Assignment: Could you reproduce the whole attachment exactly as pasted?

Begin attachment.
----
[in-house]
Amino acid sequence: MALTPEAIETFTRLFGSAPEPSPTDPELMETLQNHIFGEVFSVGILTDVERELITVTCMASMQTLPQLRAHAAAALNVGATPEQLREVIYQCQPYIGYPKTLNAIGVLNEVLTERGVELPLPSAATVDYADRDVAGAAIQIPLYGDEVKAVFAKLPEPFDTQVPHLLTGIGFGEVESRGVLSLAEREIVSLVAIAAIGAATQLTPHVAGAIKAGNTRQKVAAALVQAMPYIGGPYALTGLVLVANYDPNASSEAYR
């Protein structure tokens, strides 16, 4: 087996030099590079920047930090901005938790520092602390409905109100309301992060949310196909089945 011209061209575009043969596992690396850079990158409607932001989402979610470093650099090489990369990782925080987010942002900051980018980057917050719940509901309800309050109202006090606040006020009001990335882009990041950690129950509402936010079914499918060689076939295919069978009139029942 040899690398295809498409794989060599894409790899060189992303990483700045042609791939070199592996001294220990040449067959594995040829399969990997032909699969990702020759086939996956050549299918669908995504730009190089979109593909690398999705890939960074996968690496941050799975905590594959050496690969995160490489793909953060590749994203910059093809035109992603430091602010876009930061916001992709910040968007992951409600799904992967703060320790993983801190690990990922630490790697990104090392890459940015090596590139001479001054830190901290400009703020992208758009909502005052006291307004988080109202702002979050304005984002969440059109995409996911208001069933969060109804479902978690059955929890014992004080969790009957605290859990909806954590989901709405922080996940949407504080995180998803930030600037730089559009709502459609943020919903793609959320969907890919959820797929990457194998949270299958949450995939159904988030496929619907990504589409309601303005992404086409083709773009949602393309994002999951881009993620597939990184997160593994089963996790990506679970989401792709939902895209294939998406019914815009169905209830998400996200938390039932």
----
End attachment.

[in-house]
Amino acid sequence: MALTPEAIETFTRLFGSAPEPSPTDPELMETLQNHIFGEVFSVGILTDVERELITVTCMASMQTLPQLRAHAAAALNVGATPEQLREVIYQCQPYIGYPKTLNAIGVLNEVLTERGVELPLPSAATVDYADRDVAGAAIQIPLYGDEVKAVFAKLPEPFDTQVPHLLTGIGFGEVESRGVLSLAEREIVSLVAIAAIGAATQLTPHVAGAIKAGNTRQKVAAALVQAMPYIGGPYALTGLVLVANYDPNASSEAYR
């Protein structure tokens, strides 16, 4: 087996030099590079920047930090901005938790520092602390409905109100309301992060949310196909089945 011209061209575009043969596992690396850079990158409607932001989402979610470093650099090489990369990782925080987010942002900051980018980057917050719940509901309800309050109202006090606040006020009001990335882009990041950690129950509402936010079914499918060689076939295919069978009139029942 040899690398295809498409794989060599894409790899060189992303990483700045042609791939070199592996001294220990040449067959594995040829399969990997032909699969990702020759086939996956050549299918669908995504730009190089979109593909690398999705890939960074996968690496941050799975905590594959050496690969995160490489793909953060590749994203910059093809035109992603430091602010876009930061916001992709910040968007992951409600799904992967703060320790993983801190690990990922630490790697990104090392890459940015090596590139001479001054830190901290400009703020992208758009909502005052006291307004988080109202702002979050304005984002969440059109995409996911208001069933969060109804479902978690059955929890014992004080969790009957605290859990909806954590989901709405922080996940949407504080995180998803930030600037730089559009709502459609943020919903793609959320969907890919959820797929990457194998949270299958949450995939159904988030496929619907990504589409309601303005992404086409083709773009949602393309994002999951881009993620597939990184997160593994089963996790990506679970989401792709939902895209294939998406019914815009169905209830998400996200938390039932």